Hamburg Town Councilman Thomas Quatroche is facing questions about whether he should have run for office -- and whether any ECMC employee is eligible for elective office.
Peter Reska, a Republican committeeman in Hamburg, has filed a "complaint of possible prohibited political activity" with the U.S. Office of Special Counsel to determine whether Quatroche, a Democrat, has violated the Hatch Act.
The Hatch Act bars government employees and people working for organizations that receive significant parts of their funding from the federal government from running for public office.
Quatroche is the senior vice president of marketing and planning at Erie County Medical Center.
Reska says that since 2004, when ECMC became an independent entity receiving most of its funding from the federal government, the Hatch Act applies to its employees.
"I'm just doing this because wrong is wrong," said Reska. "We're not talking jail time, we're not talking federal crime, we're not talking felonies. But Mr. Quatroche violated the Hatch Act."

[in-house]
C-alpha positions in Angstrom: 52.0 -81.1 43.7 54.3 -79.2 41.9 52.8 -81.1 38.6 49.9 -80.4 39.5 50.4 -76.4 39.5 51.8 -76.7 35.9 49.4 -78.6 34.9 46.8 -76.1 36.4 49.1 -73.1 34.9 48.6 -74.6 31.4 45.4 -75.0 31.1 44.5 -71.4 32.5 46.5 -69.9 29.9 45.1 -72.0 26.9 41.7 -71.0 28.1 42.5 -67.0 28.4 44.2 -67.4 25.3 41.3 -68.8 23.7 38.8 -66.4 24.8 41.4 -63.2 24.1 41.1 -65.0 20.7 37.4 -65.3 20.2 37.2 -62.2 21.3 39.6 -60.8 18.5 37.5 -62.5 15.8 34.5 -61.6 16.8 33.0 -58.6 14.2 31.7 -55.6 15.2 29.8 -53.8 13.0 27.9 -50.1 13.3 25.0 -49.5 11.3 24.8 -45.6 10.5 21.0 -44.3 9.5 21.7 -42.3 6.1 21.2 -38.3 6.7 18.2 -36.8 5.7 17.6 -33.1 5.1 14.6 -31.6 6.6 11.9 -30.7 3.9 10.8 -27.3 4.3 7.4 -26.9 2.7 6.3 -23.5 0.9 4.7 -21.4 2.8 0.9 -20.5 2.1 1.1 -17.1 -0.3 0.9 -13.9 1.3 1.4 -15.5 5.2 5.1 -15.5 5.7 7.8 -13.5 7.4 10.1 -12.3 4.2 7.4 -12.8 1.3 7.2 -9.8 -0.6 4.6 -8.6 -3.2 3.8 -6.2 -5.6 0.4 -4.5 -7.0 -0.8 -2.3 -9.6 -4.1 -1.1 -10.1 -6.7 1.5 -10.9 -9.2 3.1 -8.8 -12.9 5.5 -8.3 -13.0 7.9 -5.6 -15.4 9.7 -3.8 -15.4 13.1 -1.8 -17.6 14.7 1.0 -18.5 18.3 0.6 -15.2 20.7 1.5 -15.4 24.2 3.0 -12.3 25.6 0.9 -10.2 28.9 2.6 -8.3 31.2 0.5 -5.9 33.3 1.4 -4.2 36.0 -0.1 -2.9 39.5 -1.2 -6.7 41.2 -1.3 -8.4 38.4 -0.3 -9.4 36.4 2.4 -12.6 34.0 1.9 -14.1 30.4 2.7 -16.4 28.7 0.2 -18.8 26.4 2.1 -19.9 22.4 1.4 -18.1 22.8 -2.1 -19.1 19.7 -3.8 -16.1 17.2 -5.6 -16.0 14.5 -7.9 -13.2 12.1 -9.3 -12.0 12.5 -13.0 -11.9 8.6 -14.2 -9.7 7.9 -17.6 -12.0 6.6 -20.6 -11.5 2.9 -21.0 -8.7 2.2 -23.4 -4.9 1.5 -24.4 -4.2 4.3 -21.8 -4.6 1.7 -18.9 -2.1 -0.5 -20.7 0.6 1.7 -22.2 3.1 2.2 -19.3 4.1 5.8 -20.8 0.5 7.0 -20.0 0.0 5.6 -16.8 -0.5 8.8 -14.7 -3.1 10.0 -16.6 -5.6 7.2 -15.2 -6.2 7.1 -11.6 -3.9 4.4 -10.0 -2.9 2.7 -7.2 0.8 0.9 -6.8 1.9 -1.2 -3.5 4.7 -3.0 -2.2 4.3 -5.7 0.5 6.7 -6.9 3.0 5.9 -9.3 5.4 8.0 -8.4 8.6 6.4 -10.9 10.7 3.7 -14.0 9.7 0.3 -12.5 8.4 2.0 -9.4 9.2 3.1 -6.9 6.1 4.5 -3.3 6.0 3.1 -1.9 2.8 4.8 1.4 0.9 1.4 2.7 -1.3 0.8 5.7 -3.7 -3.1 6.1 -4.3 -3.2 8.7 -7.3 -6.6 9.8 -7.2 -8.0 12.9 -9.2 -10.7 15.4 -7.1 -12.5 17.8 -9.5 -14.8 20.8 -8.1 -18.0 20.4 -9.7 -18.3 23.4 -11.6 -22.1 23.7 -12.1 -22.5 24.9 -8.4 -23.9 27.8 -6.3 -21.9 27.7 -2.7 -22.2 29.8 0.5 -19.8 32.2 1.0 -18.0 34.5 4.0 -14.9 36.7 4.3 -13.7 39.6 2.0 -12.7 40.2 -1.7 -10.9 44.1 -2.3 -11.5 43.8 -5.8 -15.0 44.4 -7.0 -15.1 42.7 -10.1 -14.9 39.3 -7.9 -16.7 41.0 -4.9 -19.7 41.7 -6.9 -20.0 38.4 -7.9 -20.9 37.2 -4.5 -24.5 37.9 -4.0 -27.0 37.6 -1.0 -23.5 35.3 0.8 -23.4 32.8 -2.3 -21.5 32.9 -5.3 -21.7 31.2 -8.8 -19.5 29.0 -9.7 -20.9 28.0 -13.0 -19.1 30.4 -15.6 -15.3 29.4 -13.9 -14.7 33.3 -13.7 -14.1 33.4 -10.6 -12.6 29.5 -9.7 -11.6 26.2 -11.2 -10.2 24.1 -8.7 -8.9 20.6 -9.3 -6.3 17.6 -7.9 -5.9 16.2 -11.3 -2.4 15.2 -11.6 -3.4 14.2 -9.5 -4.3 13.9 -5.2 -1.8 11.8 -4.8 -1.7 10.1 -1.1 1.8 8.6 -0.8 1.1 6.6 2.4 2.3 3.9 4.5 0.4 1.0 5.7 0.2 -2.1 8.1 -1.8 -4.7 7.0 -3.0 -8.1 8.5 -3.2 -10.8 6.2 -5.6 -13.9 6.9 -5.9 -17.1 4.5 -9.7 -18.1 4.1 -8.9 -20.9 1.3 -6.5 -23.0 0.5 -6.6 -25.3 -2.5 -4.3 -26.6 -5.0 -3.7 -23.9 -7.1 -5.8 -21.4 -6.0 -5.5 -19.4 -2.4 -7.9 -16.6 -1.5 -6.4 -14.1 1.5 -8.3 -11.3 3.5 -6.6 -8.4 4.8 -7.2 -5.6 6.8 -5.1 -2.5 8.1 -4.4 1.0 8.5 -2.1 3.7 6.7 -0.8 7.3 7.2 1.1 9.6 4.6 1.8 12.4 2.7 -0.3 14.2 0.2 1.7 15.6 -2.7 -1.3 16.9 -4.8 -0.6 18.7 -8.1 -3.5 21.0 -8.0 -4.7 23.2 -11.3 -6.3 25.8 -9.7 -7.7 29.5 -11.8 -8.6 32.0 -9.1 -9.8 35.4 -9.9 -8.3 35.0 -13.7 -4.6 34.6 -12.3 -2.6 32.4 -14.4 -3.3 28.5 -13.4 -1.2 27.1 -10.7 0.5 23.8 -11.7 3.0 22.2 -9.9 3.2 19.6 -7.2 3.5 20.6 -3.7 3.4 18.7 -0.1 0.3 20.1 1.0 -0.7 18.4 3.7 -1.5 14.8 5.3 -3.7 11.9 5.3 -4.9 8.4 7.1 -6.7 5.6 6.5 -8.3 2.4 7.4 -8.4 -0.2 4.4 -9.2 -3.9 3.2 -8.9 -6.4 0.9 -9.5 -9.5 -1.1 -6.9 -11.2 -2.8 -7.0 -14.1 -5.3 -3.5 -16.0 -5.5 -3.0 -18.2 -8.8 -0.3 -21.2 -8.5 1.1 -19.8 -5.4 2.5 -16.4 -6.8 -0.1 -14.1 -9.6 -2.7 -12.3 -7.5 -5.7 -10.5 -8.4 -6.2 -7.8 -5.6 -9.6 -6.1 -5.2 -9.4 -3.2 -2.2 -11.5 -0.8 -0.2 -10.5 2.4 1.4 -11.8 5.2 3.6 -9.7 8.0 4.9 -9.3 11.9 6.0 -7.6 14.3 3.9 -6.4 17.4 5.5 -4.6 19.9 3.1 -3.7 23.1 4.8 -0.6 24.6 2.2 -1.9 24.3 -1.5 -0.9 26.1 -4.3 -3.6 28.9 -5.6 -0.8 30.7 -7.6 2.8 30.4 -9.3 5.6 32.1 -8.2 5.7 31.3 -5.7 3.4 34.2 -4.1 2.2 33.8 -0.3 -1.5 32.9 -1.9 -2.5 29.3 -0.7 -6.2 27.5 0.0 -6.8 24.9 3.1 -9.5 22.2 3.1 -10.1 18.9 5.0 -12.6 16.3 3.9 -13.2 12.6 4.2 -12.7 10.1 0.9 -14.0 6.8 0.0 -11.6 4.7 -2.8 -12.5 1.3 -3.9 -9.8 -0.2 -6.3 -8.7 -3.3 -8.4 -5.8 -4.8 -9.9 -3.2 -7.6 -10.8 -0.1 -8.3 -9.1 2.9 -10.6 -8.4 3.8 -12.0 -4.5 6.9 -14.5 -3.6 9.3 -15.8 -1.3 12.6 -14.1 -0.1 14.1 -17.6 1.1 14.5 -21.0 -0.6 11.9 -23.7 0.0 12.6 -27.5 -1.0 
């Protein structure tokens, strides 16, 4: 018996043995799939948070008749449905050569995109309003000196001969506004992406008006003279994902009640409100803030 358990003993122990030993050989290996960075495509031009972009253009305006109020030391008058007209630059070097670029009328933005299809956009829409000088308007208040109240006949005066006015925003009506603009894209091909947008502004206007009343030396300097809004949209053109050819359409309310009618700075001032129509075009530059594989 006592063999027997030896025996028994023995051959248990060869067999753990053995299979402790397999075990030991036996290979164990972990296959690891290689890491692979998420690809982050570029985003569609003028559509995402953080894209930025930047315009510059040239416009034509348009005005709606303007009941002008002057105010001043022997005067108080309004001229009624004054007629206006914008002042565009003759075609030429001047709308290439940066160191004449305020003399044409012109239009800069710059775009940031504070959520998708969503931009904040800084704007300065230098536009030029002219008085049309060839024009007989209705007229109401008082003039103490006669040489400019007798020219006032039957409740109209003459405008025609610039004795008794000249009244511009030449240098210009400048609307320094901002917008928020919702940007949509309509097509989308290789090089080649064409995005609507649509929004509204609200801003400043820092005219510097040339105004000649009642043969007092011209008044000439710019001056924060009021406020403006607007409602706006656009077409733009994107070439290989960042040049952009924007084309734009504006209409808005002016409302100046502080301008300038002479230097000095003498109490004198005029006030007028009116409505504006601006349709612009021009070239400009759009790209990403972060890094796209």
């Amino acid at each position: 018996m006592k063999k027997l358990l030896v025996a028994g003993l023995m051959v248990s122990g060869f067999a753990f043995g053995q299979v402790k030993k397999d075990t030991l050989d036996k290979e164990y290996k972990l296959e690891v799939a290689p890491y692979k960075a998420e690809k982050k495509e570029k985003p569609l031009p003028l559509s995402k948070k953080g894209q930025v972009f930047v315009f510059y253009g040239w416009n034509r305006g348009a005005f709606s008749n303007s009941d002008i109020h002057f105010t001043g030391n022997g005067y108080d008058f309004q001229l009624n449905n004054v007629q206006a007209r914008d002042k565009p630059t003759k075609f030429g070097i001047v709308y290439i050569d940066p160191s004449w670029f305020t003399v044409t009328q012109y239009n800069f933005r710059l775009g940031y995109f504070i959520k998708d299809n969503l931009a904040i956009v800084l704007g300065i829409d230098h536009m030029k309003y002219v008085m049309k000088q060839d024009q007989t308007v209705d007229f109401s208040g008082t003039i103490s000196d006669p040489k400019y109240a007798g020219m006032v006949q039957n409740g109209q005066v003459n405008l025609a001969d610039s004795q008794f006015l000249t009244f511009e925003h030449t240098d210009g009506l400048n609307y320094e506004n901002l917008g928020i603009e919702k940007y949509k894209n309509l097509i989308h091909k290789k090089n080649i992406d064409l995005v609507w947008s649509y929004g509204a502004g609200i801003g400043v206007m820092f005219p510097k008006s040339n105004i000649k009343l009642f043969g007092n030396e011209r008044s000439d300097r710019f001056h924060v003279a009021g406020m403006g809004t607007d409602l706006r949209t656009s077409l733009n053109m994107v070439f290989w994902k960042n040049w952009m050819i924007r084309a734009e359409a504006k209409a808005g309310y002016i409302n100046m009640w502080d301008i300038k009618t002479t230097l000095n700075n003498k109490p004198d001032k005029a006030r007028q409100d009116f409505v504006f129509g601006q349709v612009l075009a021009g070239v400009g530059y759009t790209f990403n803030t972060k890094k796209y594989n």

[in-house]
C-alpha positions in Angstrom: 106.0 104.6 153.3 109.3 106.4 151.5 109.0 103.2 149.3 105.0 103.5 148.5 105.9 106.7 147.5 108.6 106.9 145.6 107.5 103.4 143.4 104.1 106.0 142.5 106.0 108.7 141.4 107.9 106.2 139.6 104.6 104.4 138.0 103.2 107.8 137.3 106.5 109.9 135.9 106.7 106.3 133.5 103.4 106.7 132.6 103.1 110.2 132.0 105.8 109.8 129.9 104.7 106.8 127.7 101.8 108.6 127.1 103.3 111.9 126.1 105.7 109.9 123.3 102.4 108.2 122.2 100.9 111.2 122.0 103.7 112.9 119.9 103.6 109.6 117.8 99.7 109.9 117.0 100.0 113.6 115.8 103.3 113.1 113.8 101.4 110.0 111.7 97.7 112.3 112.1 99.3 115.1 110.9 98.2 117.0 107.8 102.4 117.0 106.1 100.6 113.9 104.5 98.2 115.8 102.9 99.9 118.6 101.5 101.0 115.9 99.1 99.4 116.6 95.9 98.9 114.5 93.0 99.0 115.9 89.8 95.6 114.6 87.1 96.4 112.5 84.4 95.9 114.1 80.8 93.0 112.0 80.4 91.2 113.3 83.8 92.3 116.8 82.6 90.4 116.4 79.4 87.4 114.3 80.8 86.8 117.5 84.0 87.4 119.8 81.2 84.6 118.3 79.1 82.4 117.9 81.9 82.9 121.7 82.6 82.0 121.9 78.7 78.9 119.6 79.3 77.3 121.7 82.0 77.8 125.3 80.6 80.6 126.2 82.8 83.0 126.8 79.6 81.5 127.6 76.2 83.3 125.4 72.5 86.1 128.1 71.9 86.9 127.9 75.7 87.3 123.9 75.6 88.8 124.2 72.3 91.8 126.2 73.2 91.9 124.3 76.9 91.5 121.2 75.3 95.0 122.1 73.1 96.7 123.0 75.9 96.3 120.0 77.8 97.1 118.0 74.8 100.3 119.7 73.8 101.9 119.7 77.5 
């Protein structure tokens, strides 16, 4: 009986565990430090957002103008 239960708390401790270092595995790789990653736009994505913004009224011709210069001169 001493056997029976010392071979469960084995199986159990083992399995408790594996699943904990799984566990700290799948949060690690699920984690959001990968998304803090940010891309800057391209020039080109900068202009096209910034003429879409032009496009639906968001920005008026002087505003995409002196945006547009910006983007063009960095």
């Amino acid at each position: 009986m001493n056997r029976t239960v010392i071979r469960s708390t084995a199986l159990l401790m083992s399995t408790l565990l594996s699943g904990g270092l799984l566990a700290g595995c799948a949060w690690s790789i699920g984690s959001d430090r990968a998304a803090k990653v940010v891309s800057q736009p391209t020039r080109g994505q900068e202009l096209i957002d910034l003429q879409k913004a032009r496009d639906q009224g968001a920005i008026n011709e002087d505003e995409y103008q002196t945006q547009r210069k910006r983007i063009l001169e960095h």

Reska, who said he filed the inquiry Monday, asked Quatroche to refrain from voting or participating in Monday night's Hamburg Town Board meeting, but the councilman took part with the blessing of Town Attorney Vincent J. Sorrentino.
"I was under the impression the Hatch Act applied only to federal agencies, but once I heard about this I started looking into it further," Quatroche said Tuesday. "I had a conversation with [ECMC's] corporate counsel and asked our compliance officer for an opinion.
"If it applies to me, I'll do the right thing. I obviously wasn't aware of it."
Quatroche said the corporate counsel and compliance officer will ask the Office of Special Counsel for an advisory opinion.
"We try to be very compliance-clean. That's why we have a compliance officer, something ECMC's never had before," said ECMC President Michael A. Young. "Let's not hang anybody. Let's see what the rule is, and if we need to take action, it will be taken."
Reska made reference in his complaint to Young attending a seminar in September at which the Hatch Act was discussed.
Reska said that he became aware of it "in discussions with a friend" and that Young had been told the Hatch Act barred "all of his employees from holding elective office."